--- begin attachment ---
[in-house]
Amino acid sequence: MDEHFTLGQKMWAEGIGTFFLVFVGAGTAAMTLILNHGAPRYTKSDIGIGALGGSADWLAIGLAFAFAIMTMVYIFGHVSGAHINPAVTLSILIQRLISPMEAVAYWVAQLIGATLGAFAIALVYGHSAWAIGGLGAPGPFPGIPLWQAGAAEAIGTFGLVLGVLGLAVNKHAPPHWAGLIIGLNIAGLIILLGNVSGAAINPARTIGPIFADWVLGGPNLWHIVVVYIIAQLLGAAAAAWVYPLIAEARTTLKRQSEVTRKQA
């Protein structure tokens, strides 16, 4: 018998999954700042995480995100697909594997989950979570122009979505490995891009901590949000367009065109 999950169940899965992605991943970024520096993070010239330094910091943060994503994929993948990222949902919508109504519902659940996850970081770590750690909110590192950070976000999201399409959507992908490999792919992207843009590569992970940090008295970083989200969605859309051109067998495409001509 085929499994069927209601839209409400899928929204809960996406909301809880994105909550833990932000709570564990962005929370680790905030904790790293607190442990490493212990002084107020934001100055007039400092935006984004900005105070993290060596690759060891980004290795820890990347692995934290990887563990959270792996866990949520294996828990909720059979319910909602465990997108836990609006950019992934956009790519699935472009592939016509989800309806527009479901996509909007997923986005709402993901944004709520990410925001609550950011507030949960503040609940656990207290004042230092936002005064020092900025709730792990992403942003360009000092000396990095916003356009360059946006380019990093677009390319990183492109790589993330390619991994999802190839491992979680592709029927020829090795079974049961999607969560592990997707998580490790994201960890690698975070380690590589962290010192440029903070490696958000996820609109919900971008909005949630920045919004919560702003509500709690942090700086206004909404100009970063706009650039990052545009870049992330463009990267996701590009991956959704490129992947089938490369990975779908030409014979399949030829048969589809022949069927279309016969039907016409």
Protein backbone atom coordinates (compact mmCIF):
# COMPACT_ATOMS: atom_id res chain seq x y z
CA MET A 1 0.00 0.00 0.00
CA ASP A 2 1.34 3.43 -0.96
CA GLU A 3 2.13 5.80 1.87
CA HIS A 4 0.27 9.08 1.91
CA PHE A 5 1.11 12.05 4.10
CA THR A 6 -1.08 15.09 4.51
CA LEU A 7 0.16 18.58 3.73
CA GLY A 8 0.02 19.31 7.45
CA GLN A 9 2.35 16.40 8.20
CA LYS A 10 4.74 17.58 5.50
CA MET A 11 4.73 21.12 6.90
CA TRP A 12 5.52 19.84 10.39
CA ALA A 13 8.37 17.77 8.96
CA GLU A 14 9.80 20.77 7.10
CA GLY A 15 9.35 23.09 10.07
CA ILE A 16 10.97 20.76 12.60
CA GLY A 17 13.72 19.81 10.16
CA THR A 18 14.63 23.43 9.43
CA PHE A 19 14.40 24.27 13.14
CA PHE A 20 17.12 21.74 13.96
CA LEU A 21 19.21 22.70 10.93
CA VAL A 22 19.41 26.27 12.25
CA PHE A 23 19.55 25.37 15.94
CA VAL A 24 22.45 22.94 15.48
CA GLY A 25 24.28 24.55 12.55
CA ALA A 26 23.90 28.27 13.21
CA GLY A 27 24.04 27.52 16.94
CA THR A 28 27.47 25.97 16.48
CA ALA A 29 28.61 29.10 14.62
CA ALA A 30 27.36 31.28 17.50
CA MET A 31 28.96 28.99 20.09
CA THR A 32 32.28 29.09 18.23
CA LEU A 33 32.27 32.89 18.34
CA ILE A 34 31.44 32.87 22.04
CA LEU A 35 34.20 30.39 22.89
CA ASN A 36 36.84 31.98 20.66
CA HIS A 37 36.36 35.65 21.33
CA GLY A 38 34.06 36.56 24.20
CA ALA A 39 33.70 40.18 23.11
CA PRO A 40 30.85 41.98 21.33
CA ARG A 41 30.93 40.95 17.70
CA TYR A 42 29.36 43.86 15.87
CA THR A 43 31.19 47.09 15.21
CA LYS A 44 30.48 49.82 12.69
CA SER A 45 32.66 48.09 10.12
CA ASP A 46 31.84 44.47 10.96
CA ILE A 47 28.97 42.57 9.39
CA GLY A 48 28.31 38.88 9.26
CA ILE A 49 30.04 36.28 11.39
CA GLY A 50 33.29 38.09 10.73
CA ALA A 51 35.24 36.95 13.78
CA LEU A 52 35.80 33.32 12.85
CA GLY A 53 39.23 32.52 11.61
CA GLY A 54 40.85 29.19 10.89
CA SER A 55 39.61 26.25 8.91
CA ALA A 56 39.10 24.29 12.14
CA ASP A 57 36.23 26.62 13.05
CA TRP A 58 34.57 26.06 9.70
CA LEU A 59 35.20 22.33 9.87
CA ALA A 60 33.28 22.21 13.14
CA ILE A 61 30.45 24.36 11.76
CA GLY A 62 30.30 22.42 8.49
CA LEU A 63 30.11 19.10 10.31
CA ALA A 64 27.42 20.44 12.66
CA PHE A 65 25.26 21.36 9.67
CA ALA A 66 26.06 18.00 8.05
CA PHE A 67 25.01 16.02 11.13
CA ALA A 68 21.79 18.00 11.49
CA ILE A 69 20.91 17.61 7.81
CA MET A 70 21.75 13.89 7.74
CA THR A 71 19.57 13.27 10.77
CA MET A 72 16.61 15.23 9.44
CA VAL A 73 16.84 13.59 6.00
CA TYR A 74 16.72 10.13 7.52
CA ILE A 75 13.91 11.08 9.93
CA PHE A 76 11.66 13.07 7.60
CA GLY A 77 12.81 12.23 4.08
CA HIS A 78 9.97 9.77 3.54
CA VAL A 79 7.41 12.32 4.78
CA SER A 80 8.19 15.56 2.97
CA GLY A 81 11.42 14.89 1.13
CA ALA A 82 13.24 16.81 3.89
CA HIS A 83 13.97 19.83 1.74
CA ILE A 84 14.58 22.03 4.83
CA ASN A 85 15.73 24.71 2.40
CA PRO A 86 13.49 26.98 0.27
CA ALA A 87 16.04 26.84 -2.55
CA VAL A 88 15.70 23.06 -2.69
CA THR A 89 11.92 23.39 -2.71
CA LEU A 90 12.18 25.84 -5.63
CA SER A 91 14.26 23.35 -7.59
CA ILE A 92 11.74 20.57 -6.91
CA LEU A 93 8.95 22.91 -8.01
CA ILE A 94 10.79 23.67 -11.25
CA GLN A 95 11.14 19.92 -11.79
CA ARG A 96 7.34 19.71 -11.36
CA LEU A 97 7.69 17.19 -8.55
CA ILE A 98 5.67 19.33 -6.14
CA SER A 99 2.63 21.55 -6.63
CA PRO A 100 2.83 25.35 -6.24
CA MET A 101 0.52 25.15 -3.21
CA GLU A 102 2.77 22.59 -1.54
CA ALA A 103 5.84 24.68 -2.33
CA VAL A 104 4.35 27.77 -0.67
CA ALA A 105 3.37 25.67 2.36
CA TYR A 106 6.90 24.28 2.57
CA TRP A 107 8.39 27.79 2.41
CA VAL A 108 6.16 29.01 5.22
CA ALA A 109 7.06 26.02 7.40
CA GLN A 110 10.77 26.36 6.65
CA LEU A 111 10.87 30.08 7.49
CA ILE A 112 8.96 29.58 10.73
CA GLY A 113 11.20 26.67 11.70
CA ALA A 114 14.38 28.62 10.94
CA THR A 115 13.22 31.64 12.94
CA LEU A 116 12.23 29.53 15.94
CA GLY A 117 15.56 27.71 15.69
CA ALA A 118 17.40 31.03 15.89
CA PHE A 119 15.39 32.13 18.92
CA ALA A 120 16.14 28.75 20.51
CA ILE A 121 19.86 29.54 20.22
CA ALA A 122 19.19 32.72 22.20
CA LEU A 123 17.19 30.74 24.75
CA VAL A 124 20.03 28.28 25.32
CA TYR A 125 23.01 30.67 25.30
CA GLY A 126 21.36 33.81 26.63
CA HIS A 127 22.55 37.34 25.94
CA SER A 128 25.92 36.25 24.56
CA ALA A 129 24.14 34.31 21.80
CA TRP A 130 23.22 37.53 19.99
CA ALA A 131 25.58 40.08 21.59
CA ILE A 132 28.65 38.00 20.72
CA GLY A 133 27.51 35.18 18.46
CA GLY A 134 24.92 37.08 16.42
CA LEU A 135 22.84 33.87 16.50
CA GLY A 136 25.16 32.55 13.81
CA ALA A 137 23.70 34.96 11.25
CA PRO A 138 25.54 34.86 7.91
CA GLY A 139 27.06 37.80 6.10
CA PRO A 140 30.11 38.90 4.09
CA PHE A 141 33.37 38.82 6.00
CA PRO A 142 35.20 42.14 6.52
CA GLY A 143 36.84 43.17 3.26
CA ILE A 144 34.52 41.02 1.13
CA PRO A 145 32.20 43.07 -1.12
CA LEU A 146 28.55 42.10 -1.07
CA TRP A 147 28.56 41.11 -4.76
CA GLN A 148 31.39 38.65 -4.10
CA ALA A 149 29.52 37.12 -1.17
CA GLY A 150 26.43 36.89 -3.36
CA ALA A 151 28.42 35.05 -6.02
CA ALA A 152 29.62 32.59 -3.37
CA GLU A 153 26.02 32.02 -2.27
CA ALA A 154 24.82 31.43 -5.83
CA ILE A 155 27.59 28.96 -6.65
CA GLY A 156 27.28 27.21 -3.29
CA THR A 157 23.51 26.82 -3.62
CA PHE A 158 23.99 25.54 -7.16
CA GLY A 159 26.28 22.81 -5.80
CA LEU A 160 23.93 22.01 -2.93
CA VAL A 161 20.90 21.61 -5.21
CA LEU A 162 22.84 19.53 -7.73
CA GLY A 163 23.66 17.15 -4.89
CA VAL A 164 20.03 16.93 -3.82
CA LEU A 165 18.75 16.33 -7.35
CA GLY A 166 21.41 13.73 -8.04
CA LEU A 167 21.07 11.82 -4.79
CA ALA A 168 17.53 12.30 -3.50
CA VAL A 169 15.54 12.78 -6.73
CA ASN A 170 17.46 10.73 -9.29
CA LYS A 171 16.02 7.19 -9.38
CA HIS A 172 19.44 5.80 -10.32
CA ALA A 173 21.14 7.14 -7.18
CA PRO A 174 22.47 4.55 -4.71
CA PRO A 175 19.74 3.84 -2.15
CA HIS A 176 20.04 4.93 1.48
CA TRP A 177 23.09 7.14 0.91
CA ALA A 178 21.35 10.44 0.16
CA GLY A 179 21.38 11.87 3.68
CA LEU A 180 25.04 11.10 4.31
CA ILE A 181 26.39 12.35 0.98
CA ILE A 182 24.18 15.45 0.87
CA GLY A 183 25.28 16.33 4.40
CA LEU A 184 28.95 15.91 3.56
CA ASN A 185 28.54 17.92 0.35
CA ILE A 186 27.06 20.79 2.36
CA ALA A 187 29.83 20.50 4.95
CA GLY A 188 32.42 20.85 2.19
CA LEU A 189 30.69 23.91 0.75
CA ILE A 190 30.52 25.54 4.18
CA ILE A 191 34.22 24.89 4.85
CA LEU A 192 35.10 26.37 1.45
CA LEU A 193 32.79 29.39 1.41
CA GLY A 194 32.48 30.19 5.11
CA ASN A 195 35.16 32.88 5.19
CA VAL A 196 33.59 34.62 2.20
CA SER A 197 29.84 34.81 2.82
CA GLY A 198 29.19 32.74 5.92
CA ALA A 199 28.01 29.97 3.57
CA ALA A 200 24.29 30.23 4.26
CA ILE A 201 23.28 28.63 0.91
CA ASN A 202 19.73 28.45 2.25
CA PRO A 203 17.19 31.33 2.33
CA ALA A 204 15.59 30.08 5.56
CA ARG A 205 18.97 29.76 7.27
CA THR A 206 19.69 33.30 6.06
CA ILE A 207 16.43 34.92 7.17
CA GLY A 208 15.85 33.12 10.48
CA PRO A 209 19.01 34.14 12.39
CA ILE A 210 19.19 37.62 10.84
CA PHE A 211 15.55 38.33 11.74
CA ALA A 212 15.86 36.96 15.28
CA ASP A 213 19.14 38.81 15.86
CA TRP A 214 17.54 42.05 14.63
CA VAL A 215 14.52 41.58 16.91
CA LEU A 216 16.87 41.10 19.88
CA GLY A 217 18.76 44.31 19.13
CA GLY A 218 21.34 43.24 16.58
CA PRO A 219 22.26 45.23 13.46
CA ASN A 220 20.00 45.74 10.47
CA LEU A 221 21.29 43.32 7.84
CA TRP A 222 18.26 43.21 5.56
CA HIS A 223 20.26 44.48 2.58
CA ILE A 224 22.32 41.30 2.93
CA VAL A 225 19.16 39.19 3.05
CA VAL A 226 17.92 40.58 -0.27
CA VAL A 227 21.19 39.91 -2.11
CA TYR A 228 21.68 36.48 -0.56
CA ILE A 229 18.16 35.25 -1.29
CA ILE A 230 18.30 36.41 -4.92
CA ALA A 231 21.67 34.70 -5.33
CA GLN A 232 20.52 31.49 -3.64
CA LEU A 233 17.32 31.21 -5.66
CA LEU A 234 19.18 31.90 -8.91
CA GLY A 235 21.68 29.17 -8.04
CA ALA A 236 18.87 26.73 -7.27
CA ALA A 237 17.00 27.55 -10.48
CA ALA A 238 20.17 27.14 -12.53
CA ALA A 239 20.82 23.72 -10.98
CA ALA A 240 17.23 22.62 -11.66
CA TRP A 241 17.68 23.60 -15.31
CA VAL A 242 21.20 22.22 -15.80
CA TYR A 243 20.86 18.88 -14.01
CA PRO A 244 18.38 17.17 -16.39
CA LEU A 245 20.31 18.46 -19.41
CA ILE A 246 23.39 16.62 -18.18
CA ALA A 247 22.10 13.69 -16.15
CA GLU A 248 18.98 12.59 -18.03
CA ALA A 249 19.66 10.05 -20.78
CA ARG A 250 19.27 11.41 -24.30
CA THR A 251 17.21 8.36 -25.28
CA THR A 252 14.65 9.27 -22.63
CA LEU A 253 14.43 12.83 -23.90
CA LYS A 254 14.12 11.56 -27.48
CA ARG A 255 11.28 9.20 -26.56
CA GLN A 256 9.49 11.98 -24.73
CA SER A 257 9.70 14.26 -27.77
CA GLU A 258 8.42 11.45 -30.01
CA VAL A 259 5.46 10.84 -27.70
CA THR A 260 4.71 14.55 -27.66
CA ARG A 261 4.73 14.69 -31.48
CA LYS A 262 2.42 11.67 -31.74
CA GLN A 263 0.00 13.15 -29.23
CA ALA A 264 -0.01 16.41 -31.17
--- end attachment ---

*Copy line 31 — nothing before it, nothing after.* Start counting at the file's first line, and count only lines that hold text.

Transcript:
CA ALA A 26 23.90 28.27 13.21